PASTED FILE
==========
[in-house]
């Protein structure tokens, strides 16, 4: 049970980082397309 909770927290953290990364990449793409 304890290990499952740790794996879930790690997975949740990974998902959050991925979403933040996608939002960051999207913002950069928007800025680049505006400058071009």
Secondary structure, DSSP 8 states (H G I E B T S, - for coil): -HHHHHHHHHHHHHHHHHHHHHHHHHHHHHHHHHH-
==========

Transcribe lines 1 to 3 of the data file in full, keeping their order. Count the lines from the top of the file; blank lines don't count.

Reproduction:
[in-house]
């Protein structure tokens, strides 16, 4: 049970980082397309 909770927290953290990364990449793409 304890290990499952740790794996879930790690997975949740990974998902959050991925979403933040996608939002960051999207913002950069928007800025680049505006400058071009």
Secondary structure, DSSP 8 states (H G I E B T S, - for coil): -HHHHHHHHHHHHHHHHHHHHHHHHHHHHHHHHHH-